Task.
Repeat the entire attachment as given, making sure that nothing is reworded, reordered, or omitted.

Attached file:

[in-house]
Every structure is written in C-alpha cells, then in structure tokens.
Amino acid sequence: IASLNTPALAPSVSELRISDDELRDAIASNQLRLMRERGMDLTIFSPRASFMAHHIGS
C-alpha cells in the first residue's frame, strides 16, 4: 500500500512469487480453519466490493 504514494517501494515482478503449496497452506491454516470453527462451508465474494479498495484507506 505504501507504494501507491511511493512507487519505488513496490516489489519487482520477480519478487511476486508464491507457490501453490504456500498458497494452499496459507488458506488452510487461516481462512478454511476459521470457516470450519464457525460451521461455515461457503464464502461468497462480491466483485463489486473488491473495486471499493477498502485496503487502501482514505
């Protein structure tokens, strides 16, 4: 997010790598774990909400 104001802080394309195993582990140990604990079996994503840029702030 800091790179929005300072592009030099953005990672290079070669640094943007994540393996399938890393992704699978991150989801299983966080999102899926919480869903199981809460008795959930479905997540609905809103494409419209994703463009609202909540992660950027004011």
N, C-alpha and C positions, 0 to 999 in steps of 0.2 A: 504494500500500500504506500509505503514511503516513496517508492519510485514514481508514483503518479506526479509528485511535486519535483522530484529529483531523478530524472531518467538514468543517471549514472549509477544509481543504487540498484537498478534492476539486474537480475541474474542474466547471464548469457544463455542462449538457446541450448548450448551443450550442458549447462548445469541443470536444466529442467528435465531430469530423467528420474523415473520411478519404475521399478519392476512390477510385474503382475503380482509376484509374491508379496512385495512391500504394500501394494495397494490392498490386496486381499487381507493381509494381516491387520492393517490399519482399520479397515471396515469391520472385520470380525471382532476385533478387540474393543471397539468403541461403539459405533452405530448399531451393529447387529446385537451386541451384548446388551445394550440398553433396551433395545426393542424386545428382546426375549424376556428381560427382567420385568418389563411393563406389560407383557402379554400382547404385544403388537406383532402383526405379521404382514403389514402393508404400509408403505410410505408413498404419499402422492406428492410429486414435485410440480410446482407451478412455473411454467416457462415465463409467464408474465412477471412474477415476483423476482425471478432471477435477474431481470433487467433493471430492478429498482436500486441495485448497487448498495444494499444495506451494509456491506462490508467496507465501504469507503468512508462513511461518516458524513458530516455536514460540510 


[in-house]
Every structure is written in C-alpha cells, then in structure tokens.
Amino acid sequence: IASLNTPALAPSVSELRISDDELRDAIASNQLRLMRERGMDLTIFSPRASFMAHHIGS
C-alpha cells in the first residue's frame, strides 16, 4: 500500500512469487480453519466490493 504514494517501494515482478503449496497452506491454516470453527462451508465474494479498495484507506 505504501507504494501507491511511493512507487519505488513496490516489489519487482520477480519478487511476486508464491507457490501453490504456500498458497494452499496459507488458506488452510487461516481462512478454511476459521470457516470450519464457525460451521461455515461457503464464502461468497462480491466483485463489486473488491473495486471499493477498502485496503487502501482514505
């Protein structure tokens, strides 16, 4: 997010790598774990909400 104001802080394309195993582990140990604990079996994503840029702030 800091790179929005300072592009030099953005990672290079070669640094943007994540393996399938890393992704699978991150989801299983966080999102899926919480869903199981809460008795959930479905997540609905809103494409419209994703463009609202909540992660950027004011």
N, C-alpha and C positions, 0 to 999 in steps of 0.2 A: 504494500500500500504506500509505503514511503516513496517508492519510485514514481508514483503518479506526479509528485511535486519535483522530484529529483531523478530524472531518467538514468543517471549514472549509477544509481543504487540498484537498478534492476539486474537480475541474474542474466547471464548469457544463455542462449538457446541450448548450448551443450550442458549447462548445469541443470536444466529442467528435465531430469530423467528420474523415473520411478519404475521399478519392476512390477510385474503382475503380482509376484509374491508379496512385495512391500504394500501394494495397494490392498490386496486381499487381507493381509494381516491387520492393517490399519482399520479397515471396515469391520472385520470380525471382532476385533478387540474393543471397539468403541461403539459405533452405530448399531451393529447387529446385537451386541451384548446388551445394550440398553433396551433395545426393542424386545428382546426375549424376556428381560427382567420385568418389563411393563406389560407383557402379554400382547404385544403388537406383532402383526405379521404382514403389514402393508404400509408403505410410505408413498404419499402422492406428492410429486414435485410440480410446482407451478412455473411454467416457462415465463409467464408474465412477471412474477415476483423476482425471478432471477435477474431481470433487467433493471430492478429498482436500486441495485448497487448498495444494499444495506451494509456491506462490508467496507465501504469507503468512508462513511461518516458524513458530516455536514460540510 